Matt Smith, its inventor

Matt Smith invented Manic Miner to ZX Spectrum ... then disappeared

In all the returns of the 80s, the reappearance of the ZX Spectrum is the most anticipated. At least, it's among middle-aged geeks who have a warm feeling just thinking about their rubber touch keys and fuzzy sprites.

Launched by Sir Clive Sinclair in 1982, the home game console sold a million, inspired a generation to program, and hit the start key in the British game industry.

Those who had a ZX Spectrum Originally they will know that the defining game speccy was Manic Miner. Launched in 1983, it's a devilishly difficult platform game featuring a miner named Willy, who was assaulted by enemies like biting toilets. At the time, this was somewhat innovative.

Manic Miner still has fans around the world. However, few people know that Manic Miner was the brainchild of a 17-year-old boy from New Brighton in Merseyside, named Matt Smith, who has since become an enigma.

In the early 1980s, Liverpool was at the epicenter of the fledgling entertainment software scene. Programmers like Smith were treated like rock stars and, like many rock stars, their royalty checks quickly disappeared into thin air.

After his initial success, Smith's productivity dropped to a drag; While Manic Miner had taken eight weeks to develop, its sequel, Jet Set Willy, took eight months. The endgame in the proposed trilogy never appeared at all. His job title, miner Willy Meets the Taxman, is often thought to hint at some of the other issues he was dealing with.

Tired of all the pressure, Smith disappeared from the radar. In the early news, a website appeared, Where's Matt Smith? as eager fans tried to locate JD Salinger from the schedule. Fans finally traced him to a commune in the Netherlands, where he was working in a factory. Two decades later, the lost gaming legend has returned, living with his mother in Wallasey.

Elite owner Steve Wilcox regrets wasted talent. He is truly unique. So smart, but so messy. He could be a significant star if he wanted to. I would love to see him do more, but I am not confident that we will ever see another game, unfortunately. ”

Manic Miner's reputation, meanwhile, has never stopped growing. its economy memory (the Speccy had a mere 48K memory) has put it in the syllabus for grade-level computing courses.

Smith has since conducted a handful of interviews. In one that can still be seen on YouTube, he concludes: “Five years ago it was a disaster. Ten years ago, it was history ... Now i'm a legend «.

Here are two interviews, the most recent one:

Who knows, maybe Smith is reunited with a new generation of fans.

Manic Miner: the game

The most remarkable thing about the game is that it contains many phases (20 in total), something unprecedented for the time.

The surprise starts from the loading screen itself. It is a 'mobile' loading screen in which the words Manic and Miner alternate. A very clever trick that makes use of the Spectrum's ability to toggle color attributes called Flashing.

In the main menu, the tuning of the 'is includedThe Blue Danube' of Strauss. The melody is played by a virtual piano that is pressing the keys.

The 20 Manic Miner screens are as follows:

1: Central Cavern
2: The Cold Room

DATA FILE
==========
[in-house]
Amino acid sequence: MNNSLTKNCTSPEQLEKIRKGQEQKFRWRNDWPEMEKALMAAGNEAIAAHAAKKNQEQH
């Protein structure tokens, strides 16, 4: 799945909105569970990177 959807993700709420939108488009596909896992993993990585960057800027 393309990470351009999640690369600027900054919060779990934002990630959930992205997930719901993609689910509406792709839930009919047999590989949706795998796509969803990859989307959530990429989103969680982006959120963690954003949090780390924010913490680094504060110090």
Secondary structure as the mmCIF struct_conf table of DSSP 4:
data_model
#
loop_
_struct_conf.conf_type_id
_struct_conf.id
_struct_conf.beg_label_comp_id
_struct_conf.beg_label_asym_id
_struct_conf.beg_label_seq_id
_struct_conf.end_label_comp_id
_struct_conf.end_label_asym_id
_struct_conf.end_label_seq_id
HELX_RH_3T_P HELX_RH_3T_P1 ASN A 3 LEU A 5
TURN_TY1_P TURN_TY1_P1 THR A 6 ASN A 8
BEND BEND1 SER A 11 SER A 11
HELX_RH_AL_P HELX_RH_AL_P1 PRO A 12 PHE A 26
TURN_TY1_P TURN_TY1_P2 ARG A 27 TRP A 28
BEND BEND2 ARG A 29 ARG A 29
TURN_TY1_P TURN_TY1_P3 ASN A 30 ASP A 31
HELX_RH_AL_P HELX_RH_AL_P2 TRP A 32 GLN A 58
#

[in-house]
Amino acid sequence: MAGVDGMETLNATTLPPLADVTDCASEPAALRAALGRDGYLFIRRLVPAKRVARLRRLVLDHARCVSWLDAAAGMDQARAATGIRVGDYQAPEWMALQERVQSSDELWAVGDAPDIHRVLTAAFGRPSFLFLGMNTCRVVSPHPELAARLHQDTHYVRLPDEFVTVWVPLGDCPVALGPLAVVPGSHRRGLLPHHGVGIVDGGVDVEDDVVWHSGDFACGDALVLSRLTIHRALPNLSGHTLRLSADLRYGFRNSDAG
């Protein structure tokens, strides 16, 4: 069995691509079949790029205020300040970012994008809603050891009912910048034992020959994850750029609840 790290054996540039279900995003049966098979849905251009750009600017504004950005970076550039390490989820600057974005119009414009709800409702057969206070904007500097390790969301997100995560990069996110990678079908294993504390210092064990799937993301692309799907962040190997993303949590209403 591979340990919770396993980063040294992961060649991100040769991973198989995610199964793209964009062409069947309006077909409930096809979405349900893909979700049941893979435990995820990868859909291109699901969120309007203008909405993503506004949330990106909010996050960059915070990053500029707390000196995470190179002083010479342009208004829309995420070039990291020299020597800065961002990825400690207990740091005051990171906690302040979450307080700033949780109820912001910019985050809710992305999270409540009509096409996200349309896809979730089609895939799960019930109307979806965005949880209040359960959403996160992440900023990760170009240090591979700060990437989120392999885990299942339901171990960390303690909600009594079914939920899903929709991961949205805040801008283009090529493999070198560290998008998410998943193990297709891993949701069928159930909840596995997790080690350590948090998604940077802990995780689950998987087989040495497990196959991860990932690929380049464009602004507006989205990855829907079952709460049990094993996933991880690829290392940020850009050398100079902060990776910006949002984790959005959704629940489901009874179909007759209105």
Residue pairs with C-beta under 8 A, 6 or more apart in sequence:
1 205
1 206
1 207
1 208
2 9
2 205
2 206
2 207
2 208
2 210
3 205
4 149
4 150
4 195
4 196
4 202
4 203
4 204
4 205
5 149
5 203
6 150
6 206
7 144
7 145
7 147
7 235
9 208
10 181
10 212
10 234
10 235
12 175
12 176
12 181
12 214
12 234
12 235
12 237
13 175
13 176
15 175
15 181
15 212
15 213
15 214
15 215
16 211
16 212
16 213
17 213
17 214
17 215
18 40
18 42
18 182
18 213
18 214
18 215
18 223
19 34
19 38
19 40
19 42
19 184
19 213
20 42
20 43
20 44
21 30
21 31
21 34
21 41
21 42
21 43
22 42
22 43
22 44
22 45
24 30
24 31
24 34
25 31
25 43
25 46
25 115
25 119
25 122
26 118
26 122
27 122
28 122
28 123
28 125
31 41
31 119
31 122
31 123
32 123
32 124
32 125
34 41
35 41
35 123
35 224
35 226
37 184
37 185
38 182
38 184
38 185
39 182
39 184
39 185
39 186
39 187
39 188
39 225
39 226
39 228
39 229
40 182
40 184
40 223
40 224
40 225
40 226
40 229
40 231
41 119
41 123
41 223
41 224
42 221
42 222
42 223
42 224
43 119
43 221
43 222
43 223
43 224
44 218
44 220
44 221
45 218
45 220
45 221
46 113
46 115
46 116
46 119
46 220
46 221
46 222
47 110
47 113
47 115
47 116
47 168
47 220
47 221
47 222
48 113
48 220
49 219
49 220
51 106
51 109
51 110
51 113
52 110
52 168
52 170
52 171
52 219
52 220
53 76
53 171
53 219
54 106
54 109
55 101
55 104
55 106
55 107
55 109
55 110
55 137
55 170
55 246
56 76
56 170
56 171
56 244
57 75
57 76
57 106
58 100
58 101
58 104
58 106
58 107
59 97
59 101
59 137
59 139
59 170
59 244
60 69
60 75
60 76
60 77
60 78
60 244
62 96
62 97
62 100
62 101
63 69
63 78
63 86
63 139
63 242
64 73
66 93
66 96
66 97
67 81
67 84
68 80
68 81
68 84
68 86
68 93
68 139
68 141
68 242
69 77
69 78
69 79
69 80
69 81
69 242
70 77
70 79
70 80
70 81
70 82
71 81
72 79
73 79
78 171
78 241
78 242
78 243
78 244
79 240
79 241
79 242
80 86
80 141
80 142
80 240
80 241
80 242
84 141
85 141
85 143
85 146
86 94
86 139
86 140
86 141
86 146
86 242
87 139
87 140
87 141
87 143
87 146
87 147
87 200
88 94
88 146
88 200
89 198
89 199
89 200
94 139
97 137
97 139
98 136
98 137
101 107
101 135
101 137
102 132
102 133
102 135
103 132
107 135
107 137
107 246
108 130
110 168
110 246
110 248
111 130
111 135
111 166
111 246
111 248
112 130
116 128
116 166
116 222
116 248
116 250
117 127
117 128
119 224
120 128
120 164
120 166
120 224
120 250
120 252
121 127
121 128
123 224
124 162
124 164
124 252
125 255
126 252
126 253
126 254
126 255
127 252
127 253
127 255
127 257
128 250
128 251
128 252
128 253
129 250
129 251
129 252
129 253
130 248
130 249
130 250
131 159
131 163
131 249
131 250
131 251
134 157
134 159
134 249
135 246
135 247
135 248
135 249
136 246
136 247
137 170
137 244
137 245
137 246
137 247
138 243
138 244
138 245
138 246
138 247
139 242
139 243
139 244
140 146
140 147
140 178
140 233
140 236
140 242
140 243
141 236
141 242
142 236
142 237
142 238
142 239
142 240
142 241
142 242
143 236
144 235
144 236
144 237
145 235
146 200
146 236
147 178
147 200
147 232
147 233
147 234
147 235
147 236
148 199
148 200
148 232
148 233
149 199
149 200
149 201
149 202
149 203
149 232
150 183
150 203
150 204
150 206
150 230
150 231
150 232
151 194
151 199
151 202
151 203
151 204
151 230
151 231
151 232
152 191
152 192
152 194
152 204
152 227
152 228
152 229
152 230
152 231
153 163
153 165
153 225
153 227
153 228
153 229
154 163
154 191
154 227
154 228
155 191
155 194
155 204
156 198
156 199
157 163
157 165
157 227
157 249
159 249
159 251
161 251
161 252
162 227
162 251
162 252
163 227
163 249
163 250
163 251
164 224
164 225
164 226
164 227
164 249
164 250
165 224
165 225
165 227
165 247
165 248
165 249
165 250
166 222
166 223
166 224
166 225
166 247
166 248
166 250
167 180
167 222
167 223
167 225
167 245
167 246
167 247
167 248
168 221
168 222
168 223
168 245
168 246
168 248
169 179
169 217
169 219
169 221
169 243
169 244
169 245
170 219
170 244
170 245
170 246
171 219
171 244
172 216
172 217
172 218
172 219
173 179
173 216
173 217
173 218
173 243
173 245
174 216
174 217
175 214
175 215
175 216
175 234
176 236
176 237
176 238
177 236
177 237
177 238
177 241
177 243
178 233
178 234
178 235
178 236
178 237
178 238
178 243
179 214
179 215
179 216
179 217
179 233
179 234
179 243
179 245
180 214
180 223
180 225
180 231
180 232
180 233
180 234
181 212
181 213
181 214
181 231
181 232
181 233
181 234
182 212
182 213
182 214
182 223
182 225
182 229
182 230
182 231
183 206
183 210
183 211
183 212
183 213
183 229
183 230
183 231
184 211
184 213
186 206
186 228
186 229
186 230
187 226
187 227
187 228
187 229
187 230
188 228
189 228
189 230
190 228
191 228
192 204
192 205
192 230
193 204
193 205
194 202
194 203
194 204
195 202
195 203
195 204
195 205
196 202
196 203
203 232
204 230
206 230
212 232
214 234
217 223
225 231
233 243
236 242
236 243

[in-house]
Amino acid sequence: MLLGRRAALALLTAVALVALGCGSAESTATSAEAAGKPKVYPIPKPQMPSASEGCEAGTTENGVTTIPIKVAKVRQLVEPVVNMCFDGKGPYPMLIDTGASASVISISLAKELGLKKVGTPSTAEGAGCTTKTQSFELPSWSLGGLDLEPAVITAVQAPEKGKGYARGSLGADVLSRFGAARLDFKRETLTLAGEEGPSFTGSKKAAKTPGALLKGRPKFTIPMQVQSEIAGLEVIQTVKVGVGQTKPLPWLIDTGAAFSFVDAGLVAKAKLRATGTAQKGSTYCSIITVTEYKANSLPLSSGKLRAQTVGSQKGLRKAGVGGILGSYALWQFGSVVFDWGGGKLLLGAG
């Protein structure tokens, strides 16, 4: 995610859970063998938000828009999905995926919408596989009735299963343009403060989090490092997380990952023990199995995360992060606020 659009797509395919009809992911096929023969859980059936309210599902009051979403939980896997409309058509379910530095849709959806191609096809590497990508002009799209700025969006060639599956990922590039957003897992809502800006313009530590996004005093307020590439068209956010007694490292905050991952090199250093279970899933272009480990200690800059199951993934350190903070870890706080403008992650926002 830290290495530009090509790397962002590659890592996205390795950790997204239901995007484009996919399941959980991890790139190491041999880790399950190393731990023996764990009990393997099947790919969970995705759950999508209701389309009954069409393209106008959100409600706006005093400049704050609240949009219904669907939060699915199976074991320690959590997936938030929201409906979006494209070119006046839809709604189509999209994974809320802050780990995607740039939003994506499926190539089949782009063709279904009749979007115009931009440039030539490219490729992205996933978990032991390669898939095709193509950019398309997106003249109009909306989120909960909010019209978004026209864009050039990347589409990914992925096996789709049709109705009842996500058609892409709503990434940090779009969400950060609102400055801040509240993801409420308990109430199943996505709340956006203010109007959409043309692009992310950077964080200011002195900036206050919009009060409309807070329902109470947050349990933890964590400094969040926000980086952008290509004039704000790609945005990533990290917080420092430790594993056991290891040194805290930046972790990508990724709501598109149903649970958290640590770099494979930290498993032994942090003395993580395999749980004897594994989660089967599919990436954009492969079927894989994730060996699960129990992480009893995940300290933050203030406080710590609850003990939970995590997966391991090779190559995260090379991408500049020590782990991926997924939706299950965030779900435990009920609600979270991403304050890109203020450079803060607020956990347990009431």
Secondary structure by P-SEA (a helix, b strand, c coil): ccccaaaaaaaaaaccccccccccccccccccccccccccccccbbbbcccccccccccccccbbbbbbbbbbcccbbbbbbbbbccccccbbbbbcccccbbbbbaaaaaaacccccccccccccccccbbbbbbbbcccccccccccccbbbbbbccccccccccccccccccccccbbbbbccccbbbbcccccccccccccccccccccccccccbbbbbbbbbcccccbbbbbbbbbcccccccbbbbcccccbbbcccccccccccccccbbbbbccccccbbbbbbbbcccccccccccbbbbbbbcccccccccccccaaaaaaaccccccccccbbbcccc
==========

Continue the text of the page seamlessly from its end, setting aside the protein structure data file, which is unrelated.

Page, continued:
3: The Menagerie
4: Abandoned Uranium Workings
5: Eugene's Lair
6: Processing Plant
7: The Vat
8: Miner Willy meets the Kong Beast
9: Wacky Amoebatrons
10: The Endorian Forest
11: Attack of the Mutant Telephones
12: Return of the Alien Kong Beast
13: Pray Refinery
14: Skylab Landing Bay
15: The Bank
16: The Sixteenth Cavern
17: The Warehouse
18: Amoebatrons' Revenge
19: Solar Power Generator
20: The Final Barrier

Those who played the version of Load'n'Run (Minero Loco), they will remember the funny translation of the phases. Unfortunately we have not managed to collect the titles (although we remember for example that of the Cubil de Eugenio)

The most significant thing about this game is the sense of humor it has, from the design of the enemies (toilets, mutant phones), to the Game Over screen in which a gigantic foot crushes the character (very Monty Python style), going through an enemy who parodies a co-worker (This Eugene must have had the bathroom as headquarters). Graphically it is not one of the best games, but it stands out in other aspects.

The sound also deserves a special mention, not for its spectacularity or variety, but for achieving the merit of playing a melody while we play. It was a great technical merit for the time and for the platform used.

Each of the phases or caverns is populated by several enemies that we must overcome. Sayings enemies continue fixed paths, so to pass each phase we must previously study their movements and locate the route to follow, yes, without relaxing excessively since we have a oxygen bar shaped timer, that once consumed will make us lose a life (we have 3). Other ways to lose lives are simple contact with enemies or other deadly static elements (a kind of bushes) or falling from an excessive height.

At the end of each phase we will be rewarded in the form of points depending on what we have left of oxygen. We will be rewarded with an extra life every 10,000 points, so it is quite important to collect them. In the version of Load'n'Run we are given the possibility to choose infinite lives, something that makes it possible to reach the end of the game while maintaining sanity.

Manic Miner introduced some elements that continued to be used in other titles of the genre, such as conveyor belts, moving floors, or quicksand.

It is one of those classics that created a school.

Its sequel, Jet Set Willy, garnered considerable success (it became number one in England for several months).


The Guardian